Like many of you, I’ve been watching closely as the events in Egypt unfolded this week. When the protests first began on Tuesday of last week it seemed like it might be a brief flare up, quickly repressed like so many others. But momentum grew through the week and the brutality of the police proved ineffective in preventing mass protests after prayers on Friday.
Then on Saturday, the olice left the streets and the media stories began to talk about “looting” and “lawlessness”. It’s clear now that the regime’s hope was that things would get so chaotic that people would beg the police to come back. To encourage this, undercover police joined in the looting and thousands of criminals were released from jail according to Human Rights Watch (HRW). “Mubarak’s mantra to his own people was that he was the guarantor of the nation’s stability. It would make sense that he would want to send the message that without him, there is no safety,”said Peter Bouckaert, the emergency director at HRW.
But this tactic failed. In some cases, the demonstrators joined security forces in protecting museums from looters linked to Mubarak. What was remarkable on Monday and Tuesday was the stories of people coming together to support one another and keep one another safe. The “neighborhood watch” groups sometimes sounded ominous with their golf clubs and makeshift weapons, but this description yesterday from Democracy Now correspondent, Sharif Abdel Kouddous,> who is on the ground there:
But, you know, the regime continues to try and quell this uprising. And every movement it takes only creates more solidarity amongst the people and more–more solidarity amongst them that this regime must go, that it doesn’t care about the country, that it would like to let the country go to ruins before it will release its grip on power. [The protestors] have seen that in the looting. They’ve said, “How can he let just all security go away and let people loot?” They’ve formed their own committees, these neighborhood committees, which are very organized now all across Egypt, and there’s been very little crime. Egypt is reborn in this way. Egyptians have come together to claim this country, and they’re going to continue to do so until Mubarak leaves. (from Millions Against Mubarak: Democracy Now!’s Sharif Abdel Kouddous Reports Live from Tahrir Amid Massive Protest)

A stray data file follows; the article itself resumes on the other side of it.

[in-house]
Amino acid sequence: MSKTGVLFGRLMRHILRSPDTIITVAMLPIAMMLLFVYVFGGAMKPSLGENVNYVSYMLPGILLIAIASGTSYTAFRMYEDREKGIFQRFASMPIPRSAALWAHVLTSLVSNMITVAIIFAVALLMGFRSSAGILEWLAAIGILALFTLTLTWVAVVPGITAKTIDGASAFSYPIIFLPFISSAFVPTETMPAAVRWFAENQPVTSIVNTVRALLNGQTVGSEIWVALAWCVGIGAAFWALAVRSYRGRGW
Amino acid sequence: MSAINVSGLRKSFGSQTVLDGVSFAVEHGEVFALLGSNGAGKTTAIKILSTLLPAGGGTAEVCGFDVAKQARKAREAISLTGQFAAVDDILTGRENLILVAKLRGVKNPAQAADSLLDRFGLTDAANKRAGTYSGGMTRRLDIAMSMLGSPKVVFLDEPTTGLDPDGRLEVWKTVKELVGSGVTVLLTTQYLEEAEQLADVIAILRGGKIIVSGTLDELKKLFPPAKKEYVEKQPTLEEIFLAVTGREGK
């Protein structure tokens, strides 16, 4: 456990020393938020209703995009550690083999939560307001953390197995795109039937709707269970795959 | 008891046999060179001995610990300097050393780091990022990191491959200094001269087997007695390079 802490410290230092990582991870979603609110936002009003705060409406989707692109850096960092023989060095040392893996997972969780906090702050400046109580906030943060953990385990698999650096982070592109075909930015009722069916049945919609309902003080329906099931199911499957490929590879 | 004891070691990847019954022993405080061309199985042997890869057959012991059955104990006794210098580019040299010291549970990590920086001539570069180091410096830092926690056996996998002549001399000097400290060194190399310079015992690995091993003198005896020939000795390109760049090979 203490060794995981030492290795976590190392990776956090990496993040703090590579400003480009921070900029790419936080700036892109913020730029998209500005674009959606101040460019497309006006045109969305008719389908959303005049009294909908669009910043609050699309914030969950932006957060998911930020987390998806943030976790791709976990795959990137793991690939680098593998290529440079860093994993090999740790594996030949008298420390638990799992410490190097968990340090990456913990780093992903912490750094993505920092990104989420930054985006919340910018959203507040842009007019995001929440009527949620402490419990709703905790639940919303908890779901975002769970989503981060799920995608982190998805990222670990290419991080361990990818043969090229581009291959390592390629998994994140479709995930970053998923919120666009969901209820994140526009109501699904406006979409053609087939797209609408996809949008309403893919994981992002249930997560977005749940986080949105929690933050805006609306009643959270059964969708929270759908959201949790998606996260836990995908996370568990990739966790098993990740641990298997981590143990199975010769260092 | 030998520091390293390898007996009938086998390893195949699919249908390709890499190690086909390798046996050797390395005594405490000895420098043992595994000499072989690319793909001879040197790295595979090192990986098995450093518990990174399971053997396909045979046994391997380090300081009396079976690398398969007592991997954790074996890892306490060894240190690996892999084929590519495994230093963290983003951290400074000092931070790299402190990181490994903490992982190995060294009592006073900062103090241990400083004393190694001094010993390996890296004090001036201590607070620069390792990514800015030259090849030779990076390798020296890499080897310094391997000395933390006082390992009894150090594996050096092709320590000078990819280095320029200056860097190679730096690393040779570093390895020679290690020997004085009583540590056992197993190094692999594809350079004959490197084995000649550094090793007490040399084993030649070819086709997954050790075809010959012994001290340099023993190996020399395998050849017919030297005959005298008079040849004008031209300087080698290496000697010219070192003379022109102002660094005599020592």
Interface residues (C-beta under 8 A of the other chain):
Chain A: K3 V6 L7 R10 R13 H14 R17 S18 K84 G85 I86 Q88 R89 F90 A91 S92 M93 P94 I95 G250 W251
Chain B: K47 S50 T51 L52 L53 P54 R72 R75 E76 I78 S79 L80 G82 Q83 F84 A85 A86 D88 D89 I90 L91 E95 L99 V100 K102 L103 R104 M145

Of course, the army has been a presence since the weekend, but they have remained remarkably neutral or even sympathetic to the protestors in some cases. The army was cheered when the arrived in contrast to the police who are widely reviled for their use of torture and repression. One video even seems to show the military protecting protesters from the police.
Mubarak mobs systematically take back Liberation Square
All this brings us today, when Mubarak supporters, including men on camel and horseback arrived to throw systematically clear Tahrir square. The eye witness description of their strategy from the Atlantic sounds chillingly well planned:
The pro-Mubarak group flooded the square, and its strategy became clear: All the entrances to the plaza were being probed and, if found lightly defended, overrun. I was now on the outside among the forward surge; no one was permitted to leave, but a trickle of captured protesters came out, each surrounded by at least a hundred screaming Mubarak supporters, and being beaten so intensely that I couldn’t see their faces, only a circle of waving sticks and fists, raining down on whatever unfortunate was at the center. One female protester was brought out, thrashed, and delivered to a military unit inside the Egyptian Museum grounds.
This is not political expression, these are the actions of thugs coordinating with plain clothes police officers. They are playing the same role that the paramilitaries do in Colombia. When the military and the police can’t get it done, send in death squads. Here’s a quote from a harrowing phone interview from a woman in the square just a few hours ago describing the attack:
They are coming in government cars… all of them are undercover police. We don’t have a single ambulance. There are hundreds and hundreds of wounded. Mubarak didn’t send protestors, he sent mercenaries… It’s a massacre of unarmed women and children and people who are demonstrating for their rights.
At this point, the questions turn to the international community. Will they back up their words and withdrawal military aid from Egypt? Or will they sit idly by while Mubarak unleashes the chaos that he claims is the only alternative to his dictatorship.
Here’s a quote from Noam Chomsky on today’s broadcast of Democracy Now: